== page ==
Reviewed by GREG KING
Director: Shlomi Eldar.
A raw and engaging mix of medical drama and topical examination of the Middle East conflict, Precious Life is as good an example of subjective journalism as you will see on the big screen. Veteran Israeli television journalist Shlomi Eldar has been covering the conflict in the Middle East for two decades, but he sacrifices his objectivity when he becomes involved in a human-interest story that cuts across the heart of the ongoing conflict.
Muhammad Abu Mustaffa, a Palestinian baby from Gaza, suffers from a deadly immune system deficiency and needs a bone marrow transplant to survive. Doctor Raz Somech, an Israeli doctor, is willing to perform the operation. The parents cross the checkpoint and take the baby to a hospital in Tel Aviv. They are unable to pay the $55,000 needed for the operation, but Eldar uses his position to broadcast a public appeal for help. When an anonymous donor – an Israeli who lost his soldier son in the war – gives the money the search begins for a compatible donor from within their immediate family back home in Gaza. The operation is successful, but that is not the end of the story.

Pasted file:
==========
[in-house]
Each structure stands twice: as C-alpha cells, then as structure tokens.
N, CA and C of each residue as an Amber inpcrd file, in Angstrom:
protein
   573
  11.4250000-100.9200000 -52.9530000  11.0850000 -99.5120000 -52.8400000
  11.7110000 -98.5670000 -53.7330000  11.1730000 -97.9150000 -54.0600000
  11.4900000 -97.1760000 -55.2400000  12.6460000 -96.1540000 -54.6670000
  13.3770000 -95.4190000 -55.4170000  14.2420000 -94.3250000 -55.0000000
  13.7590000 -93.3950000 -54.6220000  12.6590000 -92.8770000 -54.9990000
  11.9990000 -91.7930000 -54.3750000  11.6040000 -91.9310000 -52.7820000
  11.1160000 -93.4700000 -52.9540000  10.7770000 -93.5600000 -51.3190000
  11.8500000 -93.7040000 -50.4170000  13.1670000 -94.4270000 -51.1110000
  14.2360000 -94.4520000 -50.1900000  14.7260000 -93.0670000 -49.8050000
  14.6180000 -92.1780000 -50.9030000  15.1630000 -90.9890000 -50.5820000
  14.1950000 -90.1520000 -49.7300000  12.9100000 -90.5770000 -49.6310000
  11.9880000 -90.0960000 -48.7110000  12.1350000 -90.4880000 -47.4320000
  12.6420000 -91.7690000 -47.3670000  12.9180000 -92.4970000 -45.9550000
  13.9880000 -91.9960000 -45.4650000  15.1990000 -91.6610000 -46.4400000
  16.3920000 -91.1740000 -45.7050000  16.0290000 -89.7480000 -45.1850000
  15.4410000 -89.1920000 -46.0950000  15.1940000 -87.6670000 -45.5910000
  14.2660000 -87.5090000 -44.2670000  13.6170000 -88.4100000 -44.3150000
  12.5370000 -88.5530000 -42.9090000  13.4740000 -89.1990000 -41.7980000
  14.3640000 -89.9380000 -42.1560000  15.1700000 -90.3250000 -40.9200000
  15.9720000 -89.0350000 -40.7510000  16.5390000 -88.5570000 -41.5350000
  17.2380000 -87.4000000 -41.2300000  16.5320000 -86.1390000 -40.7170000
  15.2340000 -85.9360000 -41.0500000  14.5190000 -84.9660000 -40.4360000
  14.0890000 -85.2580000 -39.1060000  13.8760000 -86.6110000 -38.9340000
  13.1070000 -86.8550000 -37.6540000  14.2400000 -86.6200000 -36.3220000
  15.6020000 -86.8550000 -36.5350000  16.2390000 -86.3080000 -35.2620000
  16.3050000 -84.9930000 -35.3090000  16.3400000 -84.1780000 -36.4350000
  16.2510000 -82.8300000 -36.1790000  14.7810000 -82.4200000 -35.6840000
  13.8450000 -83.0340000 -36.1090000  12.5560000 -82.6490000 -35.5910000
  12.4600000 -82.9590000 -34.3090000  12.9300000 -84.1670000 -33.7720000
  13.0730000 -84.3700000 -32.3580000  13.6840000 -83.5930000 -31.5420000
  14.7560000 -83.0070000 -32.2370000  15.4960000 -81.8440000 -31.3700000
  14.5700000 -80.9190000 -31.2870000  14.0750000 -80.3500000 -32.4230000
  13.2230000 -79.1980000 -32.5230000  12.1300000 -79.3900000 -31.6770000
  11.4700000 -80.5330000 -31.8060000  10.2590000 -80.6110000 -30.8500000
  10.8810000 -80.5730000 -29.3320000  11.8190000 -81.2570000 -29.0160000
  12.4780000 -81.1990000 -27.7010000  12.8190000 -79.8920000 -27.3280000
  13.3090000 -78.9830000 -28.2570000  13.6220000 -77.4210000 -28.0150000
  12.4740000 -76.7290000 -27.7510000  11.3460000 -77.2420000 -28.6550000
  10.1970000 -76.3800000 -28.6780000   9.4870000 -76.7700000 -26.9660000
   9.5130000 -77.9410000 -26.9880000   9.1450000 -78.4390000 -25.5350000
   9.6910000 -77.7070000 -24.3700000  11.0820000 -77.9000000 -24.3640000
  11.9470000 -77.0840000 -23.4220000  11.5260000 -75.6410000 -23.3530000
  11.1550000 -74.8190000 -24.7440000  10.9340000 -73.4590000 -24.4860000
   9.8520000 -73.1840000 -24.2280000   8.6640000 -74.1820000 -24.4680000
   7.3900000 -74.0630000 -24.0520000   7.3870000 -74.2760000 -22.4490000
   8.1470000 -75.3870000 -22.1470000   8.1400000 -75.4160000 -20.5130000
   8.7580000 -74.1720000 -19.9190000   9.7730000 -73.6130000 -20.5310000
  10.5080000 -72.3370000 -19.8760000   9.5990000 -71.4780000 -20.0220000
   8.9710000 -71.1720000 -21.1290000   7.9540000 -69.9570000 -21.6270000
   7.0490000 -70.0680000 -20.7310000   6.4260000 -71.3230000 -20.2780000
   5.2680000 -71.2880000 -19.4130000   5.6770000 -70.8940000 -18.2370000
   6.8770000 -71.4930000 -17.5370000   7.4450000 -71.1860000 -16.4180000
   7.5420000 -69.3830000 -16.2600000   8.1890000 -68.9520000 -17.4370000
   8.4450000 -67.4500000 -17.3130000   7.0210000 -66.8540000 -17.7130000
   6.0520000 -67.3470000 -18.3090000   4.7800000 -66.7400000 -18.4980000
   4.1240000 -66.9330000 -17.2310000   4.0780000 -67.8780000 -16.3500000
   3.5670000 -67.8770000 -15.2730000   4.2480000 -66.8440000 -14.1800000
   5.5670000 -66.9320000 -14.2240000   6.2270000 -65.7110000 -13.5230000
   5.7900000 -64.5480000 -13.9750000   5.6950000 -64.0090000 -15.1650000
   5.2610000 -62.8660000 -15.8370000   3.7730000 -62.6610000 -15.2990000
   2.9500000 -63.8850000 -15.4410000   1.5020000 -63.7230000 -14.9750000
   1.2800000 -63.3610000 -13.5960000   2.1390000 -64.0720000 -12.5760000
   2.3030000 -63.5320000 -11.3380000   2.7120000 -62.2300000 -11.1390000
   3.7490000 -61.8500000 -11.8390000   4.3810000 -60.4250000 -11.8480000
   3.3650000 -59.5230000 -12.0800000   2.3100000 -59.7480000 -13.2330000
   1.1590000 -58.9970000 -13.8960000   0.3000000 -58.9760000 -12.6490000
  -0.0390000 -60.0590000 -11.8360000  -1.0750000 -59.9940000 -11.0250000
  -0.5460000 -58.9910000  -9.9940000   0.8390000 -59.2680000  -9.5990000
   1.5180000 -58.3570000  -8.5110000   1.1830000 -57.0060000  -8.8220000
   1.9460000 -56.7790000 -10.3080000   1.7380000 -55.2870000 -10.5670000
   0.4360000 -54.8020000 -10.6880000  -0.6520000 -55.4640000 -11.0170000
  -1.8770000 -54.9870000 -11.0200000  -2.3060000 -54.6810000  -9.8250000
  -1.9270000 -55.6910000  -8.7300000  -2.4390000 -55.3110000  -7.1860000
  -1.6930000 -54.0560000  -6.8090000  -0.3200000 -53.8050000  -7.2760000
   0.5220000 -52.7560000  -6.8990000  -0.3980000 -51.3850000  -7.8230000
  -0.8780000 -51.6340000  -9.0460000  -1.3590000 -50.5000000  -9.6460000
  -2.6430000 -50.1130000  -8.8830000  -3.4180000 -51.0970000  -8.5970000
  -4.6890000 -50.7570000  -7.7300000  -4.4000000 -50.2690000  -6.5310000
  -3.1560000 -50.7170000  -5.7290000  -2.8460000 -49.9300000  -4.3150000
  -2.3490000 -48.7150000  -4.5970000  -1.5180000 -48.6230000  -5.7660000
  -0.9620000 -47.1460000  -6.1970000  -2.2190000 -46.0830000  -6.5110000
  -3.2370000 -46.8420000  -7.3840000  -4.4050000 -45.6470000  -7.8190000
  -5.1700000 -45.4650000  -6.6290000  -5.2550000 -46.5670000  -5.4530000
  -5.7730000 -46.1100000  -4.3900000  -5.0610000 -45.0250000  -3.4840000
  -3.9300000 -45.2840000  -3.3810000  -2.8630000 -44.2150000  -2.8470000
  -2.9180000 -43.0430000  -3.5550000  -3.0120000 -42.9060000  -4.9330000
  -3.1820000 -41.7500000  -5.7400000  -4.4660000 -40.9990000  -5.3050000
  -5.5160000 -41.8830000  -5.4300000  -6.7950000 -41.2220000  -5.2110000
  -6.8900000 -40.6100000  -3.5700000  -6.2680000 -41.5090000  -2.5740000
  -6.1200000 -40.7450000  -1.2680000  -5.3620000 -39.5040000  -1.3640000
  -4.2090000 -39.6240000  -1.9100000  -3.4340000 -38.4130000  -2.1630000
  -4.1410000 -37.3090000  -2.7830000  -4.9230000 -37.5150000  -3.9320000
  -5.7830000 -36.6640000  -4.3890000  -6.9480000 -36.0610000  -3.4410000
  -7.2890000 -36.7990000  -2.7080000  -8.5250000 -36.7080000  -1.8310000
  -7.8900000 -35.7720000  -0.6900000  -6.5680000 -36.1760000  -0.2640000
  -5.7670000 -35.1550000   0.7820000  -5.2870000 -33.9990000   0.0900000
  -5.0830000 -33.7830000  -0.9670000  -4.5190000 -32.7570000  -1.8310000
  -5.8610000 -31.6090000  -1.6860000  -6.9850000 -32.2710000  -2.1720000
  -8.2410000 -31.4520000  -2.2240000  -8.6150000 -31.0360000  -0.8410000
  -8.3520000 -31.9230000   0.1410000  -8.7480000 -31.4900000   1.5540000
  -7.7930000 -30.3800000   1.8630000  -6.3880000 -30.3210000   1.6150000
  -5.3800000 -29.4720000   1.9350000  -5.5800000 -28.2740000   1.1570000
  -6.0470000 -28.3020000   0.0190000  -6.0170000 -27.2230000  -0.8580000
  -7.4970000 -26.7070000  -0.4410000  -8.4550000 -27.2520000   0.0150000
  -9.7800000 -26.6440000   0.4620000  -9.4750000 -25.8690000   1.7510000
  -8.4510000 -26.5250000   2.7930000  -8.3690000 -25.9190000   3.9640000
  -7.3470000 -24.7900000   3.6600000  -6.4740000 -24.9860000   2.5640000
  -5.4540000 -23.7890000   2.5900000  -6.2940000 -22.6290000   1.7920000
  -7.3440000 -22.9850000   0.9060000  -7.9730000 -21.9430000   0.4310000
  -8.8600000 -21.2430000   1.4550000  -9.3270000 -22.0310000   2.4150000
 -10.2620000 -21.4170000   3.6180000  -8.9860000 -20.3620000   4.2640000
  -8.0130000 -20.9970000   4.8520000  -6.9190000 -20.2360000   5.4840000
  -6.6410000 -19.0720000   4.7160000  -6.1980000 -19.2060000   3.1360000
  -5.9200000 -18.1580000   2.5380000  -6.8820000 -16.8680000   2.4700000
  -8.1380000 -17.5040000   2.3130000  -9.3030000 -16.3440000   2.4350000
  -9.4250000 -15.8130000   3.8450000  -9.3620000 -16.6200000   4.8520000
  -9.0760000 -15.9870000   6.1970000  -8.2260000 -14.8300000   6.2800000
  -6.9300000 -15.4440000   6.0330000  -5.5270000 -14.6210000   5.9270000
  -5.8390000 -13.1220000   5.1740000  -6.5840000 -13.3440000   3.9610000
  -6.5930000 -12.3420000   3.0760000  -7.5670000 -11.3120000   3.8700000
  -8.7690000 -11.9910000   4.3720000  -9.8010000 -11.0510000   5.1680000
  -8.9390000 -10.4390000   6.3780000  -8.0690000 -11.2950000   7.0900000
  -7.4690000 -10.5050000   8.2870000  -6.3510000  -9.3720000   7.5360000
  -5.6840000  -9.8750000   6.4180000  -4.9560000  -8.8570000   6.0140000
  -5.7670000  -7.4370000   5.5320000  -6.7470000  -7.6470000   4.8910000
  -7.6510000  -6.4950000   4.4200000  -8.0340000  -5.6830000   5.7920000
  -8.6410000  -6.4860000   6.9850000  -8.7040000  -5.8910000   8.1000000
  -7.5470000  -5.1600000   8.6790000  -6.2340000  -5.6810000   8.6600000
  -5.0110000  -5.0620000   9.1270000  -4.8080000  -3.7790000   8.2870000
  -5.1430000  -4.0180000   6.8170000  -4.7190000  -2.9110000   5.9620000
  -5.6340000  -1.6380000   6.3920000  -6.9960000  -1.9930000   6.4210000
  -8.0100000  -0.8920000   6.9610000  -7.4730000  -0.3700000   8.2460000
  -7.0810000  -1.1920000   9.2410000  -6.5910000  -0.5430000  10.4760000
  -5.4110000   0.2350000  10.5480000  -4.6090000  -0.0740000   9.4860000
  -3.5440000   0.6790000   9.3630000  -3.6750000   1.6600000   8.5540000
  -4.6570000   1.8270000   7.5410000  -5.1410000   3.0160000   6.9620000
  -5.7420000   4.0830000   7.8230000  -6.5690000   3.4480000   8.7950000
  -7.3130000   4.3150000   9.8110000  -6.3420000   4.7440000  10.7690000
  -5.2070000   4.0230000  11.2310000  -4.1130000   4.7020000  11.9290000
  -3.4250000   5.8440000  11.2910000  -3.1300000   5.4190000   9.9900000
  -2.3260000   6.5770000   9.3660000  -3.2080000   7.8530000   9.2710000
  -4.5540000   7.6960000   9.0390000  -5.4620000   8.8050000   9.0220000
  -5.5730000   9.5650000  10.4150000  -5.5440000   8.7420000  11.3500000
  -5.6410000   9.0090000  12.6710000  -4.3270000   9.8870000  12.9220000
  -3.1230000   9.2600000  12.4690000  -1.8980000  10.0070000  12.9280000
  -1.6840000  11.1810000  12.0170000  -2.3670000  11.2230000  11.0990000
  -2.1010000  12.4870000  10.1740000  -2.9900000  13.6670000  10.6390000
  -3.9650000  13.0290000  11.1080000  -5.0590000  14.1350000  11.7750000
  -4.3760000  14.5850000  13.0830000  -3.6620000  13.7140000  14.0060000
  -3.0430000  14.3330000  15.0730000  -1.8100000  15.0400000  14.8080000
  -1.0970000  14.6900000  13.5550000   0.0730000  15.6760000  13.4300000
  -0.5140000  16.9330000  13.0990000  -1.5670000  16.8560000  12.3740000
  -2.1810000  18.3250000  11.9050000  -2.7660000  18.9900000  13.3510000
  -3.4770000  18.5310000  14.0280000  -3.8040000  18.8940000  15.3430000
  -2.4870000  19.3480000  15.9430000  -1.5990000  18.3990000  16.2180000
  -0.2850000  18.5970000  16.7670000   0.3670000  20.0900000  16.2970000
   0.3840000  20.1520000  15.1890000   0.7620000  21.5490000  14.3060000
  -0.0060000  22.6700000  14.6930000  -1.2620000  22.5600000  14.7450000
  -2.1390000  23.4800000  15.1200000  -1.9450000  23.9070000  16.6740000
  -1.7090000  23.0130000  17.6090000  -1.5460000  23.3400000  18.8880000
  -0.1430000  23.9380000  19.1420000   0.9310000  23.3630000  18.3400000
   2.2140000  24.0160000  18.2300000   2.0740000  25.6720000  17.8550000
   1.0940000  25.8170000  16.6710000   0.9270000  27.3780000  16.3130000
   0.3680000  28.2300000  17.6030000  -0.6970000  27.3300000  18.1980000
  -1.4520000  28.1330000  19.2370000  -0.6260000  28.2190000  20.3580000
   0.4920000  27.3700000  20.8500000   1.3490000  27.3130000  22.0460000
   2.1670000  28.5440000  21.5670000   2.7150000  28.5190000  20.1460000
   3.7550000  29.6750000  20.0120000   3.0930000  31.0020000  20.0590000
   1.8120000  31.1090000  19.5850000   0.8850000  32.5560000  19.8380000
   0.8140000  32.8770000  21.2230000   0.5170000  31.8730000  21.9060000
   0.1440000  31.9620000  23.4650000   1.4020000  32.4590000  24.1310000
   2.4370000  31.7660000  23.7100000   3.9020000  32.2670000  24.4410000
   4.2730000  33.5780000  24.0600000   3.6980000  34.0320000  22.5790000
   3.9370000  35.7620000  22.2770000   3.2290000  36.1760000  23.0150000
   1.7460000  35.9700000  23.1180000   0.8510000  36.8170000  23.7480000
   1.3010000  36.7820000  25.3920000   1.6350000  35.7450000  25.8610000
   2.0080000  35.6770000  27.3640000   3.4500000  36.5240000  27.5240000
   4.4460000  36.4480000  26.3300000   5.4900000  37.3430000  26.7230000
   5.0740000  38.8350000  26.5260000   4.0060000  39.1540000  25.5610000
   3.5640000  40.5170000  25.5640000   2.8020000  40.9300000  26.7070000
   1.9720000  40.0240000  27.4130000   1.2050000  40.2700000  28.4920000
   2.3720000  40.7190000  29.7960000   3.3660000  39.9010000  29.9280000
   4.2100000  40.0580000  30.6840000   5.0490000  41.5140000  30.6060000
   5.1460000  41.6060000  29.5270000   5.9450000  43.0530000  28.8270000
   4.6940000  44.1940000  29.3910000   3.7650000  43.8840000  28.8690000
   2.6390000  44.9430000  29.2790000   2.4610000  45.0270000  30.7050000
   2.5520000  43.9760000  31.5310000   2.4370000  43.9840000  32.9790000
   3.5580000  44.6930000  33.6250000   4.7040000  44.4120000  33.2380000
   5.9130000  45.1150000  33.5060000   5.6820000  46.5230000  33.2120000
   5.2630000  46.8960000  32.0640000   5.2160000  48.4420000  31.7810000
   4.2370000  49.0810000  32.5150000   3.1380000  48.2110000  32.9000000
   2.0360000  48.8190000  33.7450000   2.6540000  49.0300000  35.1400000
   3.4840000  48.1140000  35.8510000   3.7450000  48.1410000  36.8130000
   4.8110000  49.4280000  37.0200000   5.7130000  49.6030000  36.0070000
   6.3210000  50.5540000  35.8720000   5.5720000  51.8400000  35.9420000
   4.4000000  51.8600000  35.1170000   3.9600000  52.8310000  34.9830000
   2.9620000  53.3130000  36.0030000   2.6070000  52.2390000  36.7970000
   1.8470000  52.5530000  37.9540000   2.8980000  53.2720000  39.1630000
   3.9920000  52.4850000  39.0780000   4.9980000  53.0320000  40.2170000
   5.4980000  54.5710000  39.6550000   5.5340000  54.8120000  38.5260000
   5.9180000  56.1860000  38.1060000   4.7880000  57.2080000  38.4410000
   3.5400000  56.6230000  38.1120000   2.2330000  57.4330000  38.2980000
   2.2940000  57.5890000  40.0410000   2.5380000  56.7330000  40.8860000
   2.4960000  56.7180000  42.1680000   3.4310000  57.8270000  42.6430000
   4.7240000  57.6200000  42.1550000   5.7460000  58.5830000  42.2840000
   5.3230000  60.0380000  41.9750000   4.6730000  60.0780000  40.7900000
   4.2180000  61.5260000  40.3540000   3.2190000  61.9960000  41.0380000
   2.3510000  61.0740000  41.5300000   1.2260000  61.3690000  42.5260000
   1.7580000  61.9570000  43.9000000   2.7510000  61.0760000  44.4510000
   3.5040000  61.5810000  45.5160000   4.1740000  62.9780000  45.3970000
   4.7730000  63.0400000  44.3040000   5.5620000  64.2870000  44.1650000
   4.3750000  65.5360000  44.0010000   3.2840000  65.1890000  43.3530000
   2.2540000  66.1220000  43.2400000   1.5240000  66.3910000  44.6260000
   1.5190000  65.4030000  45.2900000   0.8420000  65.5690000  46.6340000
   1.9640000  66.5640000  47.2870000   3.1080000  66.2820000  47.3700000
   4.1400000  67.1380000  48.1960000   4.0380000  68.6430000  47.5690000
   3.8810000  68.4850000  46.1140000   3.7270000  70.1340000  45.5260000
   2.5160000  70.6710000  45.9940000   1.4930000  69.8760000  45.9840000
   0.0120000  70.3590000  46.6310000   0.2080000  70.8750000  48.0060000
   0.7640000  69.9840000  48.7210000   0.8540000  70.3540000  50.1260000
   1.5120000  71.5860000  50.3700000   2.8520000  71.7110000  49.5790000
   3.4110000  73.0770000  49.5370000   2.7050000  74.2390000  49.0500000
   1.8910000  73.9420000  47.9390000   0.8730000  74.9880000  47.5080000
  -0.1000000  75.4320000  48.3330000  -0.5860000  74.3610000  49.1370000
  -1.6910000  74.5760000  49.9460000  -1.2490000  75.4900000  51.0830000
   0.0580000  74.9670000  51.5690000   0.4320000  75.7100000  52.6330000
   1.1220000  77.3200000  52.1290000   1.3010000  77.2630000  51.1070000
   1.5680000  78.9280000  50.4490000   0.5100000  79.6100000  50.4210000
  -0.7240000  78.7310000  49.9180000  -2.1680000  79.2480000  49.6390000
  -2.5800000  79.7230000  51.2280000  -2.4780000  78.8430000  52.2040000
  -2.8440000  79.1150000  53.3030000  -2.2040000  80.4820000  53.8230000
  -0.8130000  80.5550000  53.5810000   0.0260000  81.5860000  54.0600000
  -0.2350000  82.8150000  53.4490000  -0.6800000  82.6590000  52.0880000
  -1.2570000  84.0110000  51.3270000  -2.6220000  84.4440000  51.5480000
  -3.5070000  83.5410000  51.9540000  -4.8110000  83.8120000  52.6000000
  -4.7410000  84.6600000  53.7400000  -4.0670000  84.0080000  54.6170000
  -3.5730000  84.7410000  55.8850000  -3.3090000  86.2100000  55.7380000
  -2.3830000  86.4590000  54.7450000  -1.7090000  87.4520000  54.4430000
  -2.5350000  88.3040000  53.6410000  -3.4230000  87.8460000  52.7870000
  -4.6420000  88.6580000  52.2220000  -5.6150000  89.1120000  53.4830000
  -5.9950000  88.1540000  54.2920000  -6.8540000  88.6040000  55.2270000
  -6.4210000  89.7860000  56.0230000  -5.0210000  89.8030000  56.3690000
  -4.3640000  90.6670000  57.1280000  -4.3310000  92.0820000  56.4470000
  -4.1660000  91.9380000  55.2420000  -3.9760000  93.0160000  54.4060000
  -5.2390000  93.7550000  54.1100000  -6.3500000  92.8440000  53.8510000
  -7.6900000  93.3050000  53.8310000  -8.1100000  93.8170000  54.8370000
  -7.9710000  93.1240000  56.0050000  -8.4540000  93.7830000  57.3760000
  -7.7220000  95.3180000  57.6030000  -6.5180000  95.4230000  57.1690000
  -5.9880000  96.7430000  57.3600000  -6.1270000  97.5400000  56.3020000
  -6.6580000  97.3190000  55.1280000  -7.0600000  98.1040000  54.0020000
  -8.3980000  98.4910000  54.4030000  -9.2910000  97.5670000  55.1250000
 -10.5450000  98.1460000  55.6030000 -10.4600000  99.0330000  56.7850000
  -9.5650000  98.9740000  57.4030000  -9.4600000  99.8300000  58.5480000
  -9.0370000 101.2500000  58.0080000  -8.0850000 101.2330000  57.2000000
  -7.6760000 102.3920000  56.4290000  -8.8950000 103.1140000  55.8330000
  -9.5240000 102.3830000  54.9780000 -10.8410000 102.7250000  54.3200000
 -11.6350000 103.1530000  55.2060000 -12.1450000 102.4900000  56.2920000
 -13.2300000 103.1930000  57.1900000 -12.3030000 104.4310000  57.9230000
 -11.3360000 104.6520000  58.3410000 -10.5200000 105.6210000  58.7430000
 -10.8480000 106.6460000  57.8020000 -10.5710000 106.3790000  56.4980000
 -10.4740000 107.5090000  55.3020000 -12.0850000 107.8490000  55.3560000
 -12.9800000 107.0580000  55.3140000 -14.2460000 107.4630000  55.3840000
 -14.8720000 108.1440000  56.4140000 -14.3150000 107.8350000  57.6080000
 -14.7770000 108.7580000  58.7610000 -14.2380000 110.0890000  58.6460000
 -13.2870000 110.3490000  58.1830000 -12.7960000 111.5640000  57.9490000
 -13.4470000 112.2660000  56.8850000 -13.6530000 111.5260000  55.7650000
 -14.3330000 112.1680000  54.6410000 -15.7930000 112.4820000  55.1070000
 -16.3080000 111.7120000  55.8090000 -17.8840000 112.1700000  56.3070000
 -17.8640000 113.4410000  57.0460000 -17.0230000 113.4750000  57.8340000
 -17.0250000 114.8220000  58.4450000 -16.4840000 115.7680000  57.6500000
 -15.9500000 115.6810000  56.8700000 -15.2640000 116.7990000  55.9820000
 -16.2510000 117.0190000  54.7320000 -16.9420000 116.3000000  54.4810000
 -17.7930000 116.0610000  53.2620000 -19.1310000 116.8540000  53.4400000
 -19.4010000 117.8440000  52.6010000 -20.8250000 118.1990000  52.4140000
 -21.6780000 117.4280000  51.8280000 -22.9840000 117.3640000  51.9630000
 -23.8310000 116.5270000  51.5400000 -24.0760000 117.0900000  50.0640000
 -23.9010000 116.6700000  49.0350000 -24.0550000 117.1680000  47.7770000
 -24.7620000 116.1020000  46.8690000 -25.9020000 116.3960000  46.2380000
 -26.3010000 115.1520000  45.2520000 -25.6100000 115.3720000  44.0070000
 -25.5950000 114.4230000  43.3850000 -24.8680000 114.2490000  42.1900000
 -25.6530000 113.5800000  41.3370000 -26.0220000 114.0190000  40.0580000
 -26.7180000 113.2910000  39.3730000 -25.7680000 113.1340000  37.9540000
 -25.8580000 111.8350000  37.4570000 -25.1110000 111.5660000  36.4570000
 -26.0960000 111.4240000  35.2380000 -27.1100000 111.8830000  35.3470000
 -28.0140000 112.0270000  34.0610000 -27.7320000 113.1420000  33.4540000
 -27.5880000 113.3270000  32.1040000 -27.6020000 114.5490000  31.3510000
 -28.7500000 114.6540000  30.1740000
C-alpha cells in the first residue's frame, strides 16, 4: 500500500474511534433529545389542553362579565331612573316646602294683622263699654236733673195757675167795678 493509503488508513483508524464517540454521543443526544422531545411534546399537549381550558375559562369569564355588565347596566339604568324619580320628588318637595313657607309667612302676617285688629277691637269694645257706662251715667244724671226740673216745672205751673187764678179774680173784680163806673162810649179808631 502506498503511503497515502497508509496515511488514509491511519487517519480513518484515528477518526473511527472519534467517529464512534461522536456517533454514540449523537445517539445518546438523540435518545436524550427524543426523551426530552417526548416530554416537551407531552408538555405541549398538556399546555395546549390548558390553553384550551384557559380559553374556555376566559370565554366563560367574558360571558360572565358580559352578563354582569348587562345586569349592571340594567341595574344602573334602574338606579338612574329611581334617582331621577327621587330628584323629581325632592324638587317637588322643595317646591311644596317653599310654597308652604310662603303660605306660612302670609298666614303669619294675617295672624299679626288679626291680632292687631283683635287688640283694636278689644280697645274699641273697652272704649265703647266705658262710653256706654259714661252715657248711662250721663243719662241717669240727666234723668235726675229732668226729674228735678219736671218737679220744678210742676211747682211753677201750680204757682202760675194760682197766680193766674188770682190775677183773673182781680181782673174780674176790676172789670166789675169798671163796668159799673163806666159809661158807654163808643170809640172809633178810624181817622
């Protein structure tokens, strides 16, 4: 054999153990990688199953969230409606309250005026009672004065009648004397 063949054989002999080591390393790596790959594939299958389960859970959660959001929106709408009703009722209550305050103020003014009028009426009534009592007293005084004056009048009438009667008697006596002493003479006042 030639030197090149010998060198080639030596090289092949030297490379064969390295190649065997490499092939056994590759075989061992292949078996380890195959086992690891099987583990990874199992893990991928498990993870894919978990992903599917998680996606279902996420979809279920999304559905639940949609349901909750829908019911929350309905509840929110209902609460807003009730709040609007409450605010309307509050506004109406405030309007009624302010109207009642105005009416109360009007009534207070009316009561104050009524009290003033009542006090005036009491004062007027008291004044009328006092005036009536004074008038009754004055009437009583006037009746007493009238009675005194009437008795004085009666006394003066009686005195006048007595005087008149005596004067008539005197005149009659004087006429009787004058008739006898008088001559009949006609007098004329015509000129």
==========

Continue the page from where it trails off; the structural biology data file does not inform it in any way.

Eldar holds out hopes that this operation will bring about a greater understanding between the two cultures, and he draws an analogy between the transplanted organ’s need to adapt and co-exist to survive and the ongoing conflict. Raida, the boy’s mother, marvels at what she witnesses in Israel, a modern and efficient country that is a complete contrast to her bomb-ravaged homeland. Eldar also takes Raida to Jerusalem to visit the Holy City that is normally inaccessible to Palestinians.
And there develops a warm friendship between Raida, Eldar and Dr Somech that holds out a hope for peace and understanding. But when Raida uses religious dogma to justify suicide bombings, and says that she would be happy to see her son become a martyr, Eldar’s anger and shock is obvious. A coda to the story sees Muhammad fall ill and require emergency surgery. But this coincides with the Israeli bomb attacks on Gaza, and makes it difficult for Raida and the boy to cross back into Israel.
Through Precious Life, Eldar raises some important ethical, moral and political questions, and explores the different mindsets that make peace in the Middle East such an impossibility. Eldar’s camera also takes us into Gaza to witness some of the devastation and misery caused by the violence, and these scenes are truly moving. Precious Life is thought provoking stuff.
The main fault with Precious Life though is that it becomes self-indulgent at times, and Eldar comes across as the hero of the whole enterprise and puts himself on camera far too often. Also the music score becomes a bit too mawkish and saccharine.